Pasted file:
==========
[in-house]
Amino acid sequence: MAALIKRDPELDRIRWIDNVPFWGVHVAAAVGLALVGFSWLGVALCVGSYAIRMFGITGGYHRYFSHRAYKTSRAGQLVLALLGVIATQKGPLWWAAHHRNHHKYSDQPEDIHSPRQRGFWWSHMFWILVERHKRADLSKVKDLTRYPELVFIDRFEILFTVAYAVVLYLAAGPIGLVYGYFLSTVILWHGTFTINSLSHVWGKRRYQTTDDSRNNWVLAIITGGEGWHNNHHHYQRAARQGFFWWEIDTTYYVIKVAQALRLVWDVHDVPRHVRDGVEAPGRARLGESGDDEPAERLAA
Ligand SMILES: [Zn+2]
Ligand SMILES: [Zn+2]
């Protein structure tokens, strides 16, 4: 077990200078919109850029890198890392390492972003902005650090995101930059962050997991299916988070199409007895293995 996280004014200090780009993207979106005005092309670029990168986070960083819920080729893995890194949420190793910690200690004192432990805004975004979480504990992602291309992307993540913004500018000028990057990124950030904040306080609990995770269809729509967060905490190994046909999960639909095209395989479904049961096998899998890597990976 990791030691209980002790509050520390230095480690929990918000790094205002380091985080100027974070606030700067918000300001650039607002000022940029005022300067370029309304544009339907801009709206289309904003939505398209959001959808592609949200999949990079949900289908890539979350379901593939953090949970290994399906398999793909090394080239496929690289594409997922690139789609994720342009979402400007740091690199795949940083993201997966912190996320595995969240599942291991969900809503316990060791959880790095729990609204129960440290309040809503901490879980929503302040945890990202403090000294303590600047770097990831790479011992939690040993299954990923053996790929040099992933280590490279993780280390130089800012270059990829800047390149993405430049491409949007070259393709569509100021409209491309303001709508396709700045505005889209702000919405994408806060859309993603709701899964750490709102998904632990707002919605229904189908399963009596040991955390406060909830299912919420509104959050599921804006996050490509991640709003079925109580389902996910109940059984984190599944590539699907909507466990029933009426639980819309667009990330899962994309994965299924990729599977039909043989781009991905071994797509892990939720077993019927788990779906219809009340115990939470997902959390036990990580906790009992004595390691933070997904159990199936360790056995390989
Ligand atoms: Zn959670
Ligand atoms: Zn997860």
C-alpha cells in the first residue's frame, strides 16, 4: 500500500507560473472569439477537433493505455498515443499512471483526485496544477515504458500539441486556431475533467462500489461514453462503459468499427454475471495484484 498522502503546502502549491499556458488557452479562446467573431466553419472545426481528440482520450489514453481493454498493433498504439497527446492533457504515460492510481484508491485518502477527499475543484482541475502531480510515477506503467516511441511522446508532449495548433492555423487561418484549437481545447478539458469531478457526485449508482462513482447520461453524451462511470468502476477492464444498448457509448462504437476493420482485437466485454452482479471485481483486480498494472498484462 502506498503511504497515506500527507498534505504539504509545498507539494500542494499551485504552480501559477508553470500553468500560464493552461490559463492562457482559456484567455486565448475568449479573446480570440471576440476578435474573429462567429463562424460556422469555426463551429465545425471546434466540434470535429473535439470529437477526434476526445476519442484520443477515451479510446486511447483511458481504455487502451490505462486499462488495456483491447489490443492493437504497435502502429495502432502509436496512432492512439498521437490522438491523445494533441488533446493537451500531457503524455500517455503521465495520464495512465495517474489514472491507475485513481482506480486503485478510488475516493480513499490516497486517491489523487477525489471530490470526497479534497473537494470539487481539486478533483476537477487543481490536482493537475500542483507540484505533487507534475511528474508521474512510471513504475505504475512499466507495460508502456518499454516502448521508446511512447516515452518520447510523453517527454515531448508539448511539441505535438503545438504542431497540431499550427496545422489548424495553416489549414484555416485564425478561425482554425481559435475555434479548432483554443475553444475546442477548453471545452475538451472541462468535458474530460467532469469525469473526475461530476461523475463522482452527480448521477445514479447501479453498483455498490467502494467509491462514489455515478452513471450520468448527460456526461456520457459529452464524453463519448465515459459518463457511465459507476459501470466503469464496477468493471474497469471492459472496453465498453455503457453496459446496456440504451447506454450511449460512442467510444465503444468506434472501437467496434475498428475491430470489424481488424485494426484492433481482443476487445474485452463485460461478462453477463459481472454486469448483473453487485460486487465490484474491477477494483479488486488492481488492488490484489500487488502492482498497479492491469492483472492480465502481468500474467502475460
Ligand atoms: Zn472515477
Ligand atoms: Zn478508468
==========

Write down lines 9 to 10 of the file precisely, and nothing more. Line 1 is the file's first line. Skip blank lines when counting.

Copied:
Ligand atoms: Zn472515477
Ligand atoms: Zn478508468